Most of our outdoor cats lived 14+ years and healthy. Only one had a few issues. Other neighborhood cats were similar. Never had an indoor one because I saw how awful they all are plus we have cat allergies and I hate cat hair in the house--gross. Some of the indoor ones I knew had leukemia, 2 had severe allergies and had to have shots, one mild allergies, one major food allergies. None of them lived as long as the outdoor cats I knew/know. One of our cats fought, but survived just fine, even though he always lost. Most outdoor cats fear cars.

    Many on the daylily forum have cats who are in the daylilies with no problem, just as mine for 60 years. I gave you a link. I read the contrary. Regardless, daylilies are not a threat cause cats don't eat them. I'm not gonna be paranoid. Experience teaches that cats are ok around them. I also have real lilies which the cats just ignore like they don't exist.

  • popmama

    My cats have never touched a single daylily in my yard. I also had a friend who was a daylily collector. She had over 1,200 varieties in her yard. She also happened to be a kitty-cat collector. Never once did any of her hundreds of cats eat a daylily.

  • tigereye

    No, Gardengal agreed with us. You are not listening. You just need to move.

  • tigereye

    I just switched off notifications. You don't want to listen. I am through beating my head against the brick wall of dumbness.

  • Brad KY 6b

    Anna,

    I respectfully request that you remove this thread from the daylily forum. Such rudeness and debate is not what we are about, though I allowed myself to be baited into it. Some of us use chemical weed killers and fertilizers, others do not, and we do not call each other dumb or full of hooey or not making sense. We allow for different opinions and choices and stick to the topic: daylilies.


    All you need to do is delete the whole thread from your original post.

    thanks,

    Brad

  • gardengal48 (PNW Z8/9)

    Why should she delete it? She asked a valid question and it was answered.....quite accurately by most I might say and by those who also grow daylilies and garden with pets.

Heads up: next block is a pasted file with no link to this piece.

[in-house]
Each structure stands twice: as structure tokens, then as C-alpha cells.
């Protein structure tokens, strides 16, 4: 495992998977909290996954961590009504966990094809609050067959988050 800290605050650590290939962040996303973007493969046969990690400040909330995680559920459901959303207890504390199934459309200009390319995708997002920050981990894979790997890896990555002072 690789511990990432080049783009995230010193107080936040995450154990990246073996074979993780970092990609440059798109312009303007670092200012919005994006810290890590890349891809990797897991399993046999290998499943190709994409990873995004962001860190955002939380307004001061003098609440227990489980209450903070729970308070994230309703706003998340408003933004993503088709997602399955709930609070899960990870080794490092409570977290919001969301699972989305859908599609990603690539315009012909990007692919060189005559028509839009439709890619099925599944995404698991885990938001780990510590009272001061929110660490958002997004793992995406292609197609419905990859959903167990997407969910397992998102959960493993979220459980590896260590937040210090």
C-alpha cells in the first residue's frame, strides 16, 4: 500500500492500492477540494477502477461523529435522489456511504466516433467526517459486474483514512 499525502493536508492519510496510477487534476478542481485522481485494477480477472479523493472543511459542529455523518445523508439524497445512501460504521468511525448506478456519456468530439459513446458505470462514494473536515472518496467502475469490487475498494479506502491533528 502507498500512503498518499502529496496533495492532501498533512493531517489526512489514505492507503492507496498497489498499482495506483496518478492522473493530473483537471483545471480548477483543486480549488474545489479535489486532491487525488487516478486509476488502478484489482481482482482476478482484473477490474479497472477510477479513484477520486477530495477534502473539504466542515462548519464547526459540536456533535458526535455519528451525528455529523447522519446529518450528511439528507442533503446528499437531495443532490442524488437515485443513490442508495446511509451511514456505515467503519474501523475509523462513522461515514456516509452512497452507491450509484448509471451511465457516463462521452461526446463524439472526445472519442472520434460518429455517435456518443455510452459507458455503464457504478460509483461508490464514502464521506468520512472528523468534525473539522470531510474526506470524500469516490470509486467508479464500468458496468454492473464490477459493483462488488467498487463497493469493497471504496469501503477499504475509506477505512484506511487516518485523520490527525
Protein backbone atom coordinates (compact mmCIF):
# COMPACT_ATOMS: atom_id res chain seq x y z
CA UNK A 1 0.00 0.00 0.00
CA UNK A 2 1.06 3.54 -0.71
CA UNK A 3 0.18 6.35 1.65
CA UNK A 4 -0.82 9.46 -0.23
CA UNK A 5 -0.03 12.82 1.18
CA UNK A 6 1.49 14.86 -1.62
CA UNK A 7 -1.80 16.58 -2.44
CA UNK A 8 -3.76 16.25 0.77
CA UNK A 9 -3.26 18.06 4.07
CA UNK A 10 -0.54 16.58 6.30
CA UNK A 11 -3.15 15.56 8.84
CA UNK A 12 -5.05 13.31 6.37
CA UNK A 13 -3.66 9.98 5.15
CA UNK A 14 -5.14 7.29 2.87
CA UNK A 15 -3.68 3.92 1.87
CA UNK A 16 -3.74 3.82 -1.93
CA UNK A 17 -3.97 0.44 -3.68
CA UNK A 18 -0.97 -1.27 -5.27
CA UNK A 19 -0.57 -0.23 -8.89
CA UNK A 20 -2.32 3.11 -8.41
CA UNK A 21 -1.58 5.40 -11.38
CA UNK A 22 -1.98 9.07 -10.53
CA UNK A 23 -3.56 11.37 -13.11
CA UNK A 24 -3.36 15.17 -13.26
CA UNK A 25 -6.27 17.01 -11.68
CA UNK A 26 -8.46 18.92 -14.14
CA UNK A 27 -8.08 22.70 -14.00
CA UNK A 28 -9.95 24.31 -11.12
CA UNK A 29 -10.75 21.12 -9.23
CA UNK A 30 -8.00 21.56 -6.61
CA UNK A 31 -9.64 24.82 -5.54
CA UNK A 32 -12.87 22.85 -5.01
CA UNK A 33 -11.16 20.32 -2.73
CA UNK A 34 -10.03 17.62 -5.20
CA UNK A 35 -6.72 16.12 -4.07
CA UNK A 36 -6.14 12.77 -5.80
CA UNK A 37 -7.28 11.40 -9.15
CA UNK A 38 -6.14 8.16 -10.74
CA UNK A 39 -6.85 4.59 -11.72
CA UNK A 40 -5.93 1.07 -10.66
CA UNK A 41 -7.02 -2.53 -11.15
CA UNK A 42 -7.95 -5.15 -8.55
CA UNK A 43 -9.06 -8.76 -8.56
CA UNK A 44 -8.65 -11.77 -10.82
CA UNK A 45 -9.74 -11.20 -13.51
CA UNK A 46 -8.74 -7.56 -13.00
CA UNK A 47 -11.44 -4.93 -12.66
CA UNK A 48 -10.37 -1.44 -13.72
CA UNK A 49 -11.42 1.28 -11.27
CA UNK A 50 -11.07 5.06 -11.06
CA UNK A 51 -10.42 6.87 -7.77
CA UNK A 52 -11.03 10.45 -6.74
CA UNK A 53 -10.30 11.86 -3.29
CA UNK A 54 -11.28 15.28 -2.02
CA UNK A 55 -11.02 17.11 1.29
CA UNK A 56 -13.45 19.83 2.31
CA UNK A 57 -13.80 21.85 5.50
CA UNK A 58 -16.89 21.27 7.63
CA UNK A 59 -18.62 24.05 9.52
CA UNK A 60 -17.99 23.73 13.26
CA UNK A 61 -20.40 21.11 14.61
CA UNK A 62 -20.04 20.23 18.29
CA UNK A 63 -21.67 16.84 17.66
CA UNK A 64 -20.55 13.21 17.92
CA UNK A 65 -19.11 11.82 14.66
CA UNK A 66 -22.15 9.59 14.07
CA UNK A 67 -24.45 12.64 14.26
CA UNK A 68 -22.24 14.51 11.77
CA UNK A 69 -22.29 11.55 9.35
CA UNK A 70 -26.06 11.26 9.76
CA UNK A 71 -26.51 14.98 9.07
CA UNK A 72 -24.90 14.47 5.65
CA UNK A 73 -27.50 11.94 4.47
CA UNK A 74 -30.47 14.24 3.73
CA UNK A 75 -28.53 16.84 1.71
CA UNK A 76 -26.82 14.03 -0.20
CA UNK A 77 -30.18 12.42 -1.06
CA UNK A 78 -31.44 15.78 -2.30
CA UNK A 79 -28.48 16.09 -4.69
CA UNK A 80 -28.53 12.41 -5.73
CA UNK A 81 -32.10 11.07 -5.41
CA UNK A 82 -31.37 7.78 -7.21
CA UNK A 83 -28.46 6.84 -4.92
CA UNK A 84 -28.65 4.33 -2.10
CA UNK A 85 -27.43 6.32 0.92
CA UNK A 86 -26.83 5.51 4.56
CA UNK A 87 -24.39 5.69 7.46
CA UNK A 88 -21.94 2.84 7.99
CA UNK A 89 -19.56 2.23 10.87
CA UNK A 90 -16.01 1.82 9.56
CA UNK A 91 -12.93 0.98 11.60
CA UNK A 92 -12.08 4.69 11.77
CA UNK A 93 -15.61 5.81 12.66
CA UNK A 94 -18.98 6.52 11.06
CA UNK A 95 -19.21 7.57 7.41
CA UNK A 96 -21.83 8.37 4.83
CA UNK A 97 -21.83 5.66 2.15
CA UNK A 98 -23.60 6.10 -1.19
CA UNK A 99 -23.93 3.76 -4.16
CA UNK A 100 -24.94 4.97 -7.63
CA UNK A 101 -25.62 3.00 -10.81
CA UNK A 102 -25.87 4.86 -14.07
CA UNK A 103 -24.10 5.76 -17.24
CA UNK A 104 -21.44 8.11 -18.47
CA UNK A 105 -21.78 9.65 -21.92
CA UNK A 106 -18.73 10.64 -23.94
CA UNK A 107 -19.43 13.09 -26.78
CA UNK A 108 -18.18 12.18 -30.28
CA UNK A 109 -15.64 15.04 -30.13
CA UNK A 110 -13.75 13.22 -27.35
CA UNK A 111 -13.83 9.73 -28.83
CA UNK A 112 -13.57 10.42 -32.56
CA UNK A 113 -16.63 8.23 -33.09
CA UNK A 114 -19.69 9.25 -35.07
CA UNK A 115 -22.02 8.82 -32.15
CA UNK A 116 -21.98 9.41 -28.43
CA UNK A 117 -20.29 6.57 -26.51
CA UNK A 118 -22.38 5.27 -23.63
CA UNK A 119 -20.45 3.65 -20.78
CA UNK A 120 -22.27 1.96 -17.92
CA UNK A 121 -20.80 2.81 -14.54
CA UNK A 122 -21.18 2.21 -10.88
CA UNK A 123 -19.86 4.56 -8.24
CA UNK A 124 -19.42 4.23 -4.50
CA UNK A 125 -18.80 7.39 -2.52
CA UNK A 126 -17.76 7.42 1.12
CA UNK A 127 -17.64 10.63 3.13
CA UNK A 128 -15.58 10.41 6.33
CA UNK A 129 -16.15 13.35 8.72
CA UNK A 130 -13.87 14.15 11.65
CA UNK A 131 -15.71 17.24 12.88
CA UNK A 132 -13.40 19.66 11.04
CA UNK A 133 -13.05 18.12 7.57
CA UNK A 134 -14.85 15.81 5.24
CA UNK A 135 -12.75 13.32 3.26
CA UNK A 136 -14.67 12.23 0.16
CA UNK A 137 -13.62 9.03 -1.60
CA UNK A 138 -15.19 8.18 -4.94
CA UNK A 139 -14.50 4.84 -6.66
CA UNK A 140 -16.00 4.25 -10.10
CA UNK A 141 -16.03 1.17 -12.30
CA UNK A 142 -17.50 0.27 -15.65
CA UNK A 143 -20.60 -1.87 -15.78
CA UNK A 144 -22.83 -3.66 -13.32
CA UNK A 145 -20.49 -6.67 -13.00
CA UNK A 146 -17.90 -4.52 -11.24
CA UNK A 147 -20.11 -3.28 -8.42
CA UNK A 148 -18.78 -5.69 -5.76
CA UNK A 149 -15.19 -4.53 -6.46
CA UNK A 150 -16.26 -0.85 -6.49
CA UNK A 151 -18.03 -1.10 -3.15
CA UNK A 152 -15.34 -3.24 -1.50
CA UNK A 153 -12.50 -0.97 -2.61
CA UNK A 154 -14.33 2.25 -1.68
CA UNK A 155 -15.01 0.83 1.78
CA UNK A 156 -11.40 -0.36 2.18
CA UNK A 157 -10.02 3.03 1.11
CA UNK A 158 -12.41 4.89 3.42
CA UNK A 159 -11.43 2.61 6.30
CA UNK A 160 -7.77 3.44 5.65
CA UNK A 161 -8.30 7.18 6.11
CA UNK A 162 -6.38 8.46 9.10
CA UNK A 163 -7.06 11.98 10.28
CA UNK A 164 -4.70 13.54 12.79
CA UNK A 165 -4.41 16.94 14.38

Opinions are one thing but when you contradict scientifically supportable statements, then it goes beyond opinion and just is regurgitating a bunch of baloney or making blanket anecdotal comments that have no basis in reality.

  • Brad KY 6b

    There you go again gardengal. STOP being rude.

  • gardengal48 (PNW Z8/9)

    You are mistaking rudeness with accuracy. And I am free to express myself any way I like. If you don't lke it, don't participate. Pretty simple, really..........

  • Anna Dorthe

    Dear Brad,

    I am sorry if you find my topic inappropriate, however I will absolutely NOT delete this topic. I am sorry, but my question is entirely valid and as I demonstrated to you by the Article, YOU, yourself provided me with, dailylilies are INDEED harmful to cat and even deadly. Read it entirely till the end and read better because obviously you missed the point. If you wish to combine both cats and lilies in the same environment that is your choice. and I do respect it. However, I find difficult to accept that ever since I started this topic I have been judged and seen as a paranoid person who imagine threats. We have been a few here to demonstrate that toxicity of lilies for pets is a REAL thing... I guess we really know our subject when it comes to the little one we love.It might be true that some cat would never touch those awful flower however as the pistil of lilies is enough to harm pets, I will not take any chance to put my beloved through that and through an invasive vet treatment that has no garantie to save my pet. So why can't you just accept that and leave the topic ?


    Now, I am sorry if the language Gardengal used offended you, honestly i am. But this is another person than me so i don't have to take responsibility for this. We are all adults around here and we all know how to behave nicely... And again what you do with your cats IS YOUR problem not mine. My cat is my responsibility and my love, she already went through two poisonings from stupid insecticide, so there's no way I will risk a third one. Please, I ask you respectfully to acknowledge my concerns and to respect my free will of speech. If you feel like this conversation/topic doesn't resonate with you, then please by all means, you are very welcome to leave and let us be among cat lovers and knowers until we find a solution good enough for my issue. Sincerely, Anna

  • tigereye

    Anna, you wanted help to kill someones plants. You wanted to do it by lying about what you did. That is inexcusable even to protect your cats. You could protect your cat best, by keeping it inside where you could keep anything out you wanted.

    It DOES NOT MATTER ABOUT THE DAYLILLY! It is not your house and you would have no problem at all if you kept the cat inside.

  • Brad KY 6b

    Anna,